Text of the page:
Cricket: Aussie players face the beer facts

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The Independent Online
THERE IS sobering news for Australia's sozzled rugby league players. Clubs are to test for blood alcohol levels after a series of incidents have shown that their highly-paid athletes just cannot hold their drink.

The latest revelation, that the Australian Test captain, Brad Fittler, who admits to being a "none or 100 beers drinker", was dumped unconscious outside a police station by a taxi driver after a harbour cruise that left him unable to remember his address, follows a series of other booze- fuelled embarrassments.

Before the season started, four North Sydney players were fined after a nightclub brawl in Wagga Wagga while South Sydney's Julian O'Neill was suspended and given counselling after trashing a motel room.

The Penrith hooker, Craig Gower, was dropped from the Test side after dropping his trousers in public while the Manly winger, John Hopoate, already in trouble after a late-night punch-up, was said to have turned up drunk for training.

The incidents could not have come at a worse time for rugby league, which competes against Australian Rules, football and rugby union for players, supporters and sponsors.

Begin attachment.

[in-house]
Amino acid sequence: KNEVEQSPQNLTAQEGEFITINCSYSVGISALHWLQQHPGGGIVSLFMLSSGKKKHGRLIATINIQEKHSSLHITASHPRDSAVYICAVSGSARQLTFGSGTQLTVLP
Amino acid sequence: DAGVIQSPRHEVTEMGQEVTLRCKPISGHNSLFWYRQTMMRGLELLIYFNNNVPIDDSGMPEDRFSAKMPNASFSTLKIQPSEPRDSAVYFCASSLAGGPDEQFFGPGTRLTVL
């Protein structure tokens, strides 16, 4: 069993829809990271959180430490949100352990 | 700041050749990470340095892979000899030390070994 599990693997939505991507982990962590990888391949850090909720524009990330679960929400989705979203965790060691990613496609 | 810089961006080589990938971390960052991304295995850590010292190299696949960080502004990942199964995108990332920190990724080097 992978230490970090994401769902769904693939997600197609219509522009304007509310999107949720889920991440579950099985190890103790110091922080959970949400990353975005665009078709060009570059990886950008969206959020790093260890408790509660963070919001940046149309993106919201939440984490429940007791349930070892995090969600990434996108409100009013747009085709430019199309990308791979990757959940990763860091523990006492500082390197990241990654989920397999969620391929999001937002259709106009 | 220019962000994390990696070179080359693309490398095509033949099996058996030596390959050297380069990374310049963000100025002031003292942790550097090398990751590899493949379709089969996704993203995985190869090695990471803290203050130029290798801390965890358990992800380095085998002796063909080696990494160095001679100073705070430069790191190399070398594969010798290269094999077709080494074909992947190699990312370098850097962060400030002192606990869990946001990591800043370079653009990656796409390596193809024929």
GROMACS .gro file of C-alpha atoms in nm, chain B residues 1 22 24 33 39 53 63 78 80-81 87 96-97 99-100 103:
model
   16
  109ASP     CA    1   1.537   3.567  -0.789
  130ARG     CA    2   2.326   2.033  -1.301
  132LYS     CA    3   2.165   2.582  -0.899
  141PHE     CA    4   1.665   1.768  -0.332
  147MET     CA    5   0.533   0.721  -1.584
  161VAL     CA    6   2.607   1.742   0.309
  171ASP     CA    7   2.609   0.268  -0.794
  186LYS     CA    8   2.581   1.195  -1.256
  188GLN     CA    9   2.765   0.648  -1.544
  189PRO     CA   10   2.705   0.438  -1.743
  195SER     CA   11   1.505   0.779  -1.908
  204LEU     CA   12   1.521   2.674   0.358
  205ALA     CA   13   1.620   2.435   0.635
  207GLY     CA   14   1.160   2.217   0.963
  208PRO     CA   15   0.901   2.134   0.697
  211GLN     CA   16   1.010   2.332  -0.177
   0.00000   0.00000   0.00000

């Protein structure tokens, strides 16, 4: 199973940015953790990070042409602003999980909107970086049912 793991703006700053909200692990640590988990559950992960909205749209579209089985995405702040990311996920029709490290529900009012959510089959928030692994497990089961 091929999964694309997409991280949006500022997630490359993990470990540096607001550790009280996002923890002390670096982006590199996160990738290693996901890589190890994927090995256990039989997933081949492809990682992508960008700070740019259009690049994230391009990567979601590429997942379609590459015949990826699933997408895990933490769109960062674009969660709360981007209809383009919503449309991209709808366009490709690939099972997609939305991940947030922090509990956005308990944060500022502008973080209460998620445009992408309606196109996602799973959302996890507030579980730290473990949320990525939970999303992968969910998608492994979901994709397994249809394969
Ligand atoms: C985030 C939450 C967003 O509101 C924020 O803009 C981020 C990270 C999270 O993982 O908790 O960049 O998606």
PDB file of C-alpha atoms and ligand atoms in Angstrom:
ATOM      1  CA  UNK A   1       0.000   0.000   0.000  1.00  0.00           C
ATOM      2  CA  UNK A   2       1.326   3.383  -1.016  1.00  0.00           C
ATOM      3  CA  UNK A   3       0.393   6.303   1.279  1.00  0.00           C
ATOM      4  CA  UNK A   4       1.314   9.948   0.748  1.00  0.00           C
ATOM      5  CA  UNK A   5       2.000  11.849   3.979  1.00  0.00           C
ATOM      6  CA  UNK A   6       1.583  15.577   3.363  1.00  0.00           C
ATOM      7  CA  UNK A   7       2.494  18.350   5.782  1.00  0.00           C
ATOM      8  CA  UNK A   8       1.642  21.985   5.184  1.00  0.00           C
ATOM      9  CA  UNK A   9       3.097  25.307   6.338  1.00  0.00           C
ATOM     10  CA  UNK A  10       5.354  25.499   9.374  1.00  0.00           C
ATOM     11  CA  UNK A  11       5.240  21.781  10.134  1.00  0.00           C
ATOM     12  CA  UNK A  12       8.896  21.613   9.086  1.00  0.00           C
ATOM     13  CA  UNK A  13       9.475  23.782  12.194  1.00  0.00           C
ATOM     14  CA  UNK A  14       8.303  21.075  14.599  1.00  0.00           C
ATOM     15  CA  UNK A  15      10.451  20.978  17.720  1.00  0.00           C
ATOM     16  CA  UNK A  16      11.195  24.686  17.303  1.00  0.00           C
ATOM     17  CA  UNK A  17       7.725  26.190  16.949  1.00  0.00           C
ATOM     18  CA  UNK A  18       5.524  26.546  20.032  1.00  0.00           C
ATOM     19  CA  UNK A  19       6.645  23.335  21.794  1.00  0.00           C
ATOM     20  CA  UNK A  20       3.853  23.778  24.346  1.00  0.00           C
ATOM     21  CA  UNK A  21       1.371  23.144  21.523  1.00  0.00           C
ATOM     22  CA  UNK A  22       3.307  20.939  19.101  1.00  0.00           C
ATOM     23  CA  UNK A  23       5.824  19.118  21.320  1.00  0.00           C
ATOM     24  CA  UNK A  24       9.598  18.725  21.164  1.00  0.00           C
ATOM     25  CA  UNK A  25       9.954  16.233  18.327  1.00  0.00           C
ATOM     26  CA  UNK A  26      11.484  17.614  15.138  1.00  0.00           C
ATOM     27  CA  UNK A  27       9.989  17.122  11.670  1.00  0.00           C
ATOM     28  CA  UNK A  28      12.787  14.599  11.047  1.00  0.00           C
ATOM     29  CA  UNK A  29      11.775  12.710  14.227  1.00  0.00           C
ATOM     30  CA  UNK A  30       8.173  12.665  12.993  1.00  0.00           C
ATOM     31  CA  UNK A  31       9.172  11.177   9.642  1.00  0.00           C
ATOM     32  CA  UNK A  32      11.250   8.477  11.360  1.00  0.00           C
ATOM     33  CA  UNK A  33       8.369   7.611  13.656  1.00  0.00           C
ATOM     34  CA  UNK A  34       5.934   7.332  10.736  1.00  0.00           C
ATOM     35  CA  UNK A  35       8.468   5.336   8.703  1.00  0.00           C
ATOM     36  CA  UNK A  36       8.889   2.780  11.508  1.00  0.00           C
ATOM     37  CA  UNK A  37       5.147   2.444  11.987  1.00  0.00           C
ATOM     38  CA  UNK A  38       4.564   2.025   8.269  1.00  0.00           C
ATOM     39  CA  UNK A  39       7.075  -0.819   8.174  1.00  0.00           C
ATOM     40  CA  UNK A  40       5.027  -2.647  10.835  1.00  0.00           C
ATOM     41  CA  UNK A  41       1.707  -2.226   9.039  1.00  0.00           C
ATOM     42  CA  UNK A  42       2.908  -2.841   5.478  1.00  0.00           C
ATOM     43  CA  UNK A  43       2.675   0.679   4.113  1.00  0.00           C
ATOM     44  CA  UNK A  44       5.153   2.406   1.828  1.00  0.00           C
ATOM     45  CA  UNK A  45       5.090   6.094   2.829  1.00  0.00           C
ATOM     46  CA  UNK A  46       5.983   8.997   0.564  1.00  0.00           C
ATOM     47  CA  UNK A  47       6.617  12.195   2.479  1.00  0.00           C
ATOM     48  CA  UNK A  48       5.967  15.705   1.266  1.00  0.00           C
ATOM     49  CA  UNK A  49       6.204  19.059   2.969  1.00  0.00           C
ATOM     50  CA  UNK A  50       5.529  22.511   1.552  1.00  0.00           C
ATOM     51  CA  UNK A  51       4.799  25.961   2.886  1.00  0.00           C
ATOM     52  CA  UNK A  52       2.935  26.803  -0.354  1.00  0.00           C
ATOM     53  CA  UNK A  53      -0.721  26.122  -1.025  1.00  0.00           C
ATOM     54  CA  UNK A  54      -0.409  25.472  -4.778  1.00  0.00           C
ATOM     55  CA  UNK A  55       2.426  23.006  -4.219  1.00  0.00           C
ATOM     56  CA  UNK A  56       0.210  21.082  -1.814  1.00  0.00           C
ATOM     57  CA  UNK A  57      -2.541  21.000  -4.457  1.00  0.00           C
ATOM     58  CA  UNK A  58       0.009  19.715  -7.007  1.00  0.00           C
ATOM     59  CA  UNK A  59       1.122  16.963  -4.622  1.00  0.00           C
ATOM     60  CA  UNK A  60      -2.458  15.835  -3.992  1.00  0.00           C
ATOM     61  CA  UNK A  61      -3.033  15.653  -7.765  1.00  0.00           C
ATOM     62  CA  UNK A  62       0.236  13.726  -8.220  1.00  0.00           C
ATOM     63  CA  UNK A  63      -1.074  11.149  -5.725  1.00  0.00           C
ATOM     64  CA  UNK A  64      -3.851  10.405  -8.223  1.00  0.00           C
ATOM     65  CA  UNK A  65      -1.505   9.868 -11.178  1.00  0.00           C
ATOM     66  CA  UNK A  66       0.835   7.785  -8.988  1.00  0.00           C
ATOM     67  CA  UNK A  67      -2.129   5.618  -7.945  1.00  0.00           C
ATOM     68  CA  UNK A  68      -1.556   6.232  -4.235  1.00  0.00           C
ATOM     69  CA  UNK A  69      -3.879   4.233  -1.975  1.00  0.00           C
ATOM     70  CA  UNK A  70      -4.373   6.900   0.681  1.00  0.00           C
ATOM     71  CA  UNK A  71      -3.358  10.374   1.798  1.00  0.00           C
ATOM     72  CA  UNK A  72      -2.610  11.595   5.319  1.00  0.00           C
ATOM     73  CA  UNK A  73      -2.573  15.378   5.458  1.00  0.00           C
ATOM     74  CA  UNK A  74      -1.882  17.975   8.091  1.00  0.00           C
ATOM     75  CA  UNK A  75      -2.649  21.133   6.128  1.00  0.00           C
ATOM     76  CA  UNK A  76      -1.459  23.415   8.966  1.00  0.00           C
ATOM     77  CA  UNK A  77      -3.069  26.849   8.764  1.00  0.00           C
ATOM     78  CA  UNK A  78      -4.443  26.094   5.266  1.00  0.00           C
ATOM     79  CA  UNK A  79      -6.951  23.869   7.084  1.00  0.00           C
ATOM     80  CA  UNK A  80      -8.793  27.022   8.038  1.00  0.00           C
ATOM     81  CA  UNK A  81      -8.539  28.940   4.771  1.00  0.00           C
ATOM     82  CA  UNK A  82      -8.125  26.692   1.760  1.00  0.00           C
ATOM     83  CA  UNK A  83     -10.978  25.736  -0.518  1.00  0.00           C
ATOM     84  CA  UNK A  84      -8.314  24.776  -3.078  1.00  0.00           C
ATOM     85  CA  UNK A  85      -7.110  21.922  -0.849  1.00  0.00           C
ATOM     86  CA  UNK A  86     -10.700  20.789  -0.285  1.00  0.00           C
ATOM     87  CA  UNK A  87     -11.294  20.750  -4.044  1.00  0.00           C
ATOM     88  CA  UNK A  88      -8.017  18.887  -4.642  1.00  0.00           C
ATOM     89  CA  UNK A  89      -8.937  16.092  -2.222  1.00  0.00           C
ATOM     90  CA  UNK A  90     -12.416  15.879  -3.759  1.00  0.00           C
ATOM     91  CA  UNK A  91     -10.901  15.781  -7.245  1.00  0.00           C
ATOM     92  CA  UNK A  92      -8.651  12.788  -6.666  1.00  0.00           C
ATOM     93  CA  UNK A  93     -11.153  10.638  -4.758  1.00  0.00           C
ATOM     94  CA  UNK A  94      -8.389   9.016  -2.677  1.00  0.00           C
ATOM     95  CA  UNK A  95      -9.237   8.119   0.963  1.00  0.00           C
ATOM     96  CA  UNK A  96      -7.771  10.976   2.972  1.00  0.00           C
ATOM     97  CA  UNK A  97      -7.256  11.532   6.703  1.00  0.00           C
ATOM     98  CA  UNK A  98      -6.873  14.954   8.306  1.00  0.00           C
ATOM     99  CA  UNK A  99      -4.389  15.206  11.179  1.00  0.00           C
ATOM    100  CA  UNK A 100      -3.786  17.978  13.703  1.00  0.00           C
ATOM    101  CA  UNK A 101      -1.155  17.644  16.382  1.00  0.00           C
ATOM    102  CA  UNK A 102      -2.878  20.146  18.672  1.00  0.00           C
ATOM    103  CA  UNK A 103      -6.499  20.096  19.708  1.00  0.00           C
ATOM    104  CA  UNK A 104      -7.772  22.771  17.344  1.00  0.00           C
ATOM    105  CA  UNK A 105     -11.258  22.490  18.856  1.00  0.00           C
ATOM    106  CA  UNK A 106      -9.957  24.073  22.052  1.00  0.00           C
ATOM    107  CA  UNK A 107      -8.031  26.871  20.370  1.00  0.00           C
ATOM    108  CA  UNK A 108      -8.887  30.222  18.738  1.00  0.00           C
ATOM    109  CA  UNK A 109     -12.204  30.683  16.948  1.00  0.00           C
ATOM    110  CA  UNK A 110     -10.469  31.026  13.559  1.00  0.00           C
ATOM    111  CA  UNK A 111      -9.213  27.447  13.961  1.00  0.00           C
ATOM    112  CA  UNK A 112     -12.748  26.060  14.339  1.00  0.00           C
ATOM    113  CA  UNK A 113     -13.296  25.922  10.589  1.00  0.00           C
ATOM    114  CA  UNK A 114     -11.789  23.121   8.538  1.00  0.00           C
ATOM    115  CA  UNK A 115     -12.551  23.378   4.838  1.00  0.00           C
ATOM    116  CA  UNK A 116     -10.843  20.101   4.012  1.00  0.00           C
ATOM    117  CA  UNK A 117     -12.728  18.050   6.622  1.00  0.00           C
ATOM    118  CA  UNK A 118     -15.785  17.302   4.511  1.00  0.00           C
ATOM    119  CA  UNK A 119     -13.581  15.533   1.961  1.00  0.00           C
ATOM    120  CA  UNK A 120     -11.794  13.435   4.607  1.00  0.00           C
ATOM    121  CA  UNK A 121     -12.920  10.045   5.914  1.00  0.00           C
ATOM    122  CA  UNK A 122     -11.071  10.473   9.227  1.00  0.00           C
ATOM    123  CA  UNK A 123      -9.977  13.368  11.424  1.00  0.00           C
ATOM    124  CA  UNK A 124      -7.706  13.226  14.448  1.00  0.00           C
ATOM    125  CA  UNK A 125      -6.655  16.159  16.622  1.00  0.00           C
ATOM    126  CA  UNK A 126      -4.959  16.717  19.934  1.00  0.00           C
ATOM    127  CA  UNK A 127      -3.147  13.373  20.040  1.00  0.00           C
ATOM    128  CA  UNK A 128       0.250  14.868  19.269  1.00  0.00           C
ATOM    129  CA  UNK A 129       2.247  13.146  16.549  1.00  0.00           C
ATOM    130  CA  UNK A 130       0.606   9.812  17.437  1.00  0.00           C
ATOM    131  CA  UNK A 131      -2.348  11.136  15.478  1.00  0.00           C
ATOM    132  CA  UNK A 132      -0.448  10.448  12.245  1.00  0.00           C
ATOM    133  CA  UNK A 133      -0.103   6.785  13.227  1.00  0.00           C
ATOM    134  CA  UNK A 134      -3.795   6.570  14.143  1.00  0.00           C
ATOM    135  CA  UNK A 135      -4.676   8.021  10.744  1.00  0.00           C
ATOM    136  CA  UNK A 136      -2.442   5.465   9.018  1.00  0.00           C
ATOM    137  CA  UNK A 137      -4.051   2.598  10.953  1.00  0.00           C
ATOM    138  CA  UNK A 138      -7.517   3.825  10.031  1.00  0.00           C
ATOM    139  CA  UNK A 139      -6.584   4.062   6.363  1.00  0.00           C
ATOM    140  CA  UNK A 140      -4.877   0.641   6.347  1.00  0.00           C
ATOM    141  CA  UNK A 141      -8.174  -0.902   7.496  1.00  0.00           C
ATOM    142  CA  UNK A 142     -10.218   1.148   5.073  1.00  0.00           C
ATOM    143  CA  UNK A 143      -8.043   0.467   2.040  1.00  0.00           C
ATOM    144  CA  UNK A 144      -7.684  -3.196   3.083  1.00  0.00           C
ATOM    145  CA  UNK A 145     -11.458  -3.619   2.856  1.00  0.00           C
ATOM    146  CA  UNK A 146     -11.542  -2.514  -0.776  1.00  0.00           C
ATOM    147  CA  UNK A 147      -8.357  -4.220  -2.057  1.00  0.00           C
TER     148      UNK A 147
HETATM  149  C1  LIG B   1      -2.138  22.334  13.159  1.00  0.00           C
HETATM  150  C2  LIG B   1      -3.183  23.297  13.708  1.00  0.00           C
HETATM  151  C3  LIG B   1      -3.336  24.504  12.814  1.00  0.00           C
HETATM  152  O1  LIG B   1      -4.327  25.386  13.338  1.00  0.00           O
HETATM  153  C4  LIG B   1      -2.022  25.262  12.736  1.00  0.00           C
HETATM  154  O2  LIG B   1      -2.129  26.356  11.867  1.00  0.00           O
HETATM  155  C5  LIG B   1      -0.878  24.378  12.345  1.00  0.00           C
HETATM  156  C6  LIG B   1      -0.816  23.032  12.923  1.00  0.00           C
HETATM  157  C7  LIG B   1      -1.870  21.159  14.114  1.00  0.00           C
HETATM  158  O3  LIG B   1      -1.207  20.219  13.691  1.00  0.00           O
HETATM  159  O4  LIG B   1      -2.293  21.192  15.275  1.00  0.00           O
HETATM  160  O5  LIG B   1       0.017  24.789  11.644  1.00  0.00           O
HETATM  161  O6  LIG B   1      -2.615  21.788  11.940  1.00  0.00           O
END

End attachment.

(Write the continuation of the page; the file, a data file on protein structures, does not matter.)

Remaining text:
John Brady, the spokesman for the National Rugby League, said that the Fittler incident would be investigated along with the others.

"The League has penalties in place if needed," he said. "Some clubs already have blood alcohol testing at training."

However, the League's chief executive ruled out a complete alcohol ban. "Prohibition hasn't worked ever," Neil Whittaker said. "We're not talking about enlisting an army of people to continually catch players out. The game is being let down by a reckless few who are taking all the kudos away from what's happening on the field.

"It's not an issue unique to rugby league, but like other issues we intend to get on top of it. Players must realise they are role models for thousands of people and should adjust their behaviour accordingly."

The game in Britain, often condemned by Australians as being played by pot-bellied forwards too fond of their beer, has, by comparison, been having a quiet night in, although the Great Britain internationals, Bobbie Goulding and Brian McDermott, and the Wigan hooker, Jon Clarke, have all faced recent assault charges over separate alcohol-related incidents.

At the other end of the scale St Helens' teetotal coach, Ellery Hanley, imposed a complete ban on alcohol for three weeks over Easter. Saints are currently top of Super League.

Cricket's drink problem, meanwhile, centres on spectators rather than players. Recent one-day matches between West Indies and the touring Australians have been disrupted by fans. Sussex are to operate a strict no-alcohol policy when South Africa play India in the World Cup at Hove on 15 May. The county is taking all possible measures to ensure that the game, already a 6,500 sell-out, passes off peacefully.

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